Disappointed with the Concourse
by Steven J. Brust
I am writing to express my disappointment with a recent issue of the University Concourse. In past issues, you have stated that your goal is to pursue truth and stimulate intellectual debate at Franciscan University. Unfortunately, in reading the two lead articles of your September 18 issue, it appears that you are straying from your purpose: the articles are less of informed intellectual argument and more of emotional and unreflective reaction.
In your article on polygamy, you seem to make sweeping generalizations based upon one discussion which you “heard took place.” From this one instance, you immediately claim that “there evidently still exist any number of serious Catholic intellectuals (my guess is they are all men),” who would advocate polygamy. Just how do you know, from one discussion, that there are all these men out there arguing for polygamy? It is quite a leap. I have never, nor has anyone else that I have spoken to, heard of anyone arguing for polygamy based upon St. Thomas’ precepts of the natural moral law. If you didn’t want to let the remarks of these students pass without comment, you ought to have addressed yourself to those who made them, not to the entire readership of the Concourse.
This leads me to my second concern, which is that I would think you owed it to your readers to at least research into what Saint Thomas says on this subject. Your self-proclaimed ignorance in this area lessens your credibility in arguing against “these men,” and gives the impression that instead of intellectual research, you prefer supposition. Perhaps a bit more research on the natural moral law might have helped you to refute those in the discussion.
I also have some concerns with Miss Bratten’s article regarding sports. First, although there are quite many abuses of the athletic scholarship system, I do not believe it tends to render the scholarships themselves invalid—which she seems to imply. In fact, there are many financially disadvantaged student athletes with decent grades who would not be able to attend institutions of higher education if it were not for the use of their God-given athletic talent.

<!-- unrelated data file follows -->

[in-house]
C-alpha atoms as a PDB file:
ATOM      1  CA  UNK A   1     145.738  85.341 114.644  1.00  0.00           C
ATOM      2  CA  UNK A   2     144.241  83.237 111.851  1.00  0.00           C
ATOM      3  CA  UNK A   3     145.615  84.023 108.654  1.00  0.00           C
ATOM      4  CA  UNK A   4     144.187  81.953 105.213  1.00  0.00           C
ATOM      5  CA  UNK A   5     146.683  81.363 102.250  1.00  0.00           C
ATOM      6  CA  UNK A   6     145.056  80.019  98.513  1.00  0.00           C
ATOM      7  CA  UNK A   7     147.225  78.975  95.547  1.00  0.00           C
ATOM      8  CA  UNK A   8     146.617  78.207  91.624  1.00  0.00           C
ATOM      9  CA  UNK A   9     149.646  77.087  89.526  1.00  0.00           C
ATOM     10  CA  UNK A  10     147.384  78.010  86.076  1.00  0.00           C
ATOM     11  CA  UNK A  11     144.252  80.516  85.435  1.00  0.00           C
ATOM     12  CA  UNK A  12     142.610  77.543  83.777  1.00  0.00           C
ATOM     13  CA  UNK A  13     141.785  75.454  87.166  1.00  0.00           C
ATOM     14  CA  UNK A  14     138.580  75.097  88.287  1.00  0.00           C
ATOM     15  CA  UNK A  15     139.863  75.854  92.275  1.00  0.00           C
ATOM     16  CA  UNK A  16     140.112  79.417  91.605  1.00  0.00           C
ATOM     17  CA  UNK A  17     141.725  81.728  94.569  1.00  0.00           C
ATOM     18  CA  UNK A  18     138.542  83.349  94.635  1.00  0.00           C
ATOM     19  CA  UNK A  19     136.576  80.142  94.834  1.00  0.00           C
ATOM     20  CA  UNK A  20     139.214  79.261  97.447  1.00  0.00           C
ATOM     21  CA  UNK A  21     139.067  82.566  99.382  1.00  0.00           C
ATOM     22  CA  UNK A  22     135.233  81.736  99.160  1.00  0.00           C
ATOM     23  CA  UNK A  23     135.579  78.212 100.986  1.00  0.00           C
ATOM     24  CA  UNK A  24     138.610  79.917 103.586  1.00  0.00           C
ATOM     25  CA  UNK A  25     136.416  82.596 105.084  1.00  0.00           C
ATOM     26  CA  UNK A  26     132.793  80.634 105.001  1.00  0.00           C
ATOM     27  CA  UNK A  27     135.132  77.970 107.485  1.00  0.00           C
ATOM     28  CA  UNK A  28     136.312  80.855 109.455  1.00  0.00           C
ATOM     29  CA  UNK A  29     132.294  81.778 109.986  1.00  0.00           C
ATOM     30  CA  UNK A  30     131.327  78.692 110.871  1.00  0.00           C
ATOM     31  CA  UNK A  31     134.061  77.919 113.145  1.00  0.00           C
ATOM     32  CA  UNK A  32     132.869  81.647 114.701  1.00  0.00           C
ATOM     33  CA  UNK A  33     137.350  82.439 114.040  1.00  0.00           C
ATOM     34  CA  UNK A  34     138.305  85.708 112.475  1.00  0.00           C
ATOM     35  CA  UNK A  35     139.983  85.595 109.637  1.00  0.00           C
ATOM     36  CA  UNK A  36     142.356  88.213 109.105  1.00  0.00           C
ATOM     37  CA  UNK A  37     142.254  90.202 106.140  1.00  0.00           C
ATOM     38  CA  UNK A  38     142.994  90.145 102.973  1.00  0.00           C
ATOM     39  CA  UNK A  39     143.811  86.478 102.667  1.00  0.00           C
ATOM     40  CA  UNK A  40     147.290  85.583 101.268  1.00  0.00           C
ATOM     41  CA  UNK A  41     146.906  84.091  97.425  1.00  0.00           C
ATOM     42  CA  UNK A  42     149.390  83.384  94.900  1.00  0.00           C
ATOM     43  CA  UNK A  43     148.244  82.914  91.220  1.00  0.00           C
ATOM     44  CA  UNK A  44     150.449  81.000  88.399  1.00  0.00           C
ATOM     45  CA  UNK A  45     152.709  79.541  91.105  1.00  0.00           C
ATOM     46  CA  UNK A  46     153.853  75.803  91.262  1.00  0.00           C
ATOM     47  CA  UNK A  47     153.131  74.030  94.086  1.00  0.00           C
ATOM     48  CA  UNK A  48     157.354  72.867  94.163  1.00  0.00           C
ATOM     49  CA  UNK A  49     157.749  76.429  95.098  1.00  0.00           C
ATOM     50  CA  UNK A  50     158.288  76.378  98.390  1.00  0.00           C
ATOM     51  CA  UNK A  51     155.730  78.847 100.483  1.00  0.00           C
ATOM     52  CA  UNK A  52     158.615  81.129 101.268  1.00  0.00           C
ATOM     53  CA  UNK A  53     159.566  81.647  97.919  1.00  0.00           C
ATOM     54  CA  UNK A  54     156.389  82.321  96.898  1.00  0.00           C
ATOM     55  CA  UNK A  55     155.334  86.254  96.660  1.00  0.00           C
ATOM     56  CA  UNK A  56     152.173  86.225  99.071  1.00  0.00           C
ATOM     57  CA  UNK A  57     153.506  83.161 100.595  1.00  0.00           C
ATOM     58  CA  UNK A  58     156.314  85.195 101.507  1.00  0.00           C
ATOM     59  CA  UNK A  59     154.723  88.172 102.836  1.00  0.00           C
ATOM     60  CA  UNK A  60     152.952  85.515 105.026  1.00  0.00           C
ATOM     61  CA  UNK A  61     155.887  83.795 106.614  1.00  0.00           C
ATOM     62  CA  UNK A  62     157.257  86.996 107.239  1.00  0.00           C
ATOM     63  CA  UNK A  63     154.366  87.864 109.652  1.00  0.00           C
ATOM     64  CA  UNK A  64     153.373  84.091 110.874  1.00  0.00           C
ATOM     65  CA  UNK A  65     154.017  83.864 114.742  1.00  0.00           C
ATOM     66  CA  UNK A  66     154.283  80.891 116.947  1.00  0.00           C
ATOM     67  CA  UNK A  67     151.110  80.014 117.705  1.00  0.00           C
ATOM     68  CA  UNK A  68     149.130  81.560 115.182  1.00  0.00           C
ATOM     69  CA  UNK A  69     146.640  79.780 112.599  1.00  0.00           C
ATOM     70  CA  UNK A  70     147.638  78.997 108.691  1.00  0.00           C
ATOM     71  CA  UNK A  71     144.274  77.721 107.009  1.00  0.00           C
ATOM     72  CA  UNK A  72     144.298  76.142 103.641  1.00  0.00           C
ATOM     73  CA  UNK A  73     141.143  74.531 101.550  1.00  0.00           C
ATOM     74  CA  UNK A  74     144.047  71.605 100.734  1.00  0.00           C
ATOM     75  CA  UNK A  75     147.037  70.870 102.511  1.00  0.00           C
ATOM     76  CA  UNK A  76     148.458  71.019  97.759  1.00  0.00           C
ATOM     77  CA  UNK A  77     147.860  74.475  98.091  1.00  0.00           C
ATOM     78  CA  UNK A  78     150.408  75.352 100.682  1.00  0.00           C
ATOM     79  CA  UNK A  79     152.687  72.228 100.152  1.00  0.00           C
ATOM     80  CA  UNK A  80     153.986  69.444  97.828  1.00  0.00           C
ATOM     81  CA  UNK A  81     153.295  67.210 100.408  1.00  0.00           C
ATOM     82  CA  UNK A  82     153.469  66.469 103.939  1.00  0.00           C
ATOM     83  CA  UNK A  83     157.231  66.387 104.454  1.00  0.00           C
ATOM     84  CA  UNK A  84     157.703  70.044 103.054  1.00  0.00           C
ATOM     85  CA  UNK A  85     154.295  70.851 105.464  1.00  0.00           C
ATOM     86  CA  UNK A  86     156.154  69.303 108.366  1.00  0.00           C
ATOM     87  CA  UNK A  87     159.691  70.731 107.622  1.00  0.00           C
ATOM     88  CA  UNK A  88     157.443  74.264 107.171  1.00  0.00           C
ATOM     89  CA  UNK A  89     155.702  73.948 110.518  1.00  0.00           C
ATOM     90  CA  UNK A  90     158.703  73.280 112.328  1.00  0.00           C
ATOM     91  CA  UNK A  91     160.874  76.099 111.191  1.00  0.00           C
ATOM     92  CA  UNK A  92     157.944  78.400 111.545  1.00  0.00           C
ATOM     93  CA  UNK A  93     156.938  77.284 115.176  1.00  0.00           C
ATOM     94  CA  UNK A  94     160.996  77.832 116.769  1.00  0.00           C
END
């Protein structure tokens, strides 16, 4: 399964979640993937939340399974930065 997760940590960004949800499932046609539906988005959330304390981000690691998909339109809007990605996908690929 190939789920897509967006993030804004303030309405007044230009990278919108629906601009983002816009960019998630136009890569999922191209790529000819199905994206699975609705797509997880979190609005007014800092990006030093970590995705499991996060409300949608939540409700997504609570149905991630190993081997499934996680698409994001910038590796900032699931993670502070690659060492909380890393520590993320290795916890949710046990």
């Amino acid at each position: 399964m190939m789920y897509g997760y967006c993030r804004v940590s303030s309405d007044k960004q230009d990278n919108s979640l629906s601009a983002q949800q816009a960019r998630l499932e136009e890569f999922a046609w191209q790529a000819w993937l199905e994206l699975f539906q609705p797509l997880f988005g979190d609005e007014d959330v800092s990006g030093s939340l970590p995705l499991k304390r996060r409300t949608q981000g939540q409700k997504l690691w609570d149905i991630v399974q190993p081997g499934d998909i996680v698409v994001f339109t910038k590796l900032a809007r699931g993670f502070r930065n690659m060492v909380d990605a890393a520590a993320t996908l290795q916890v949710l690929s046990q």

Second, in regard to her specific experience with the Honors symposium, the conflict she describes does not indicate that “something is rotten” in Steubenville, but rather that there is a mere scheduling conflict between two goods. It is well known that the intramural sports events are scheduled for set times at the beginning of the season. Thus, if there are students involved with both sports and the Honors Symposium, why not schedule the symposium meetings so that they do not conflict with previously scheduled games? It seems that Ms. Bratten wants to jump to a general conclusion based upon her experience. But if someone chooses a Frisbee game “over” an Honors symposium meeting, it does not necessarily mean he is selling out to the sports-god.
The point to be grasped in this letter is that these two articles do not encourage serious intellectual debate among students. Instead, they have the effect of decreasing the respect people have for your journal as a serious intellectual forum, and of questioning whether your motives are more emotional than intellectual. I am sure many would agree that you have done and can do much better. I pray and hope you will continue in your noble efforts and more consistently fulfill the stated purpose of your journal.
Steven J. Brust, M.A. Philosophy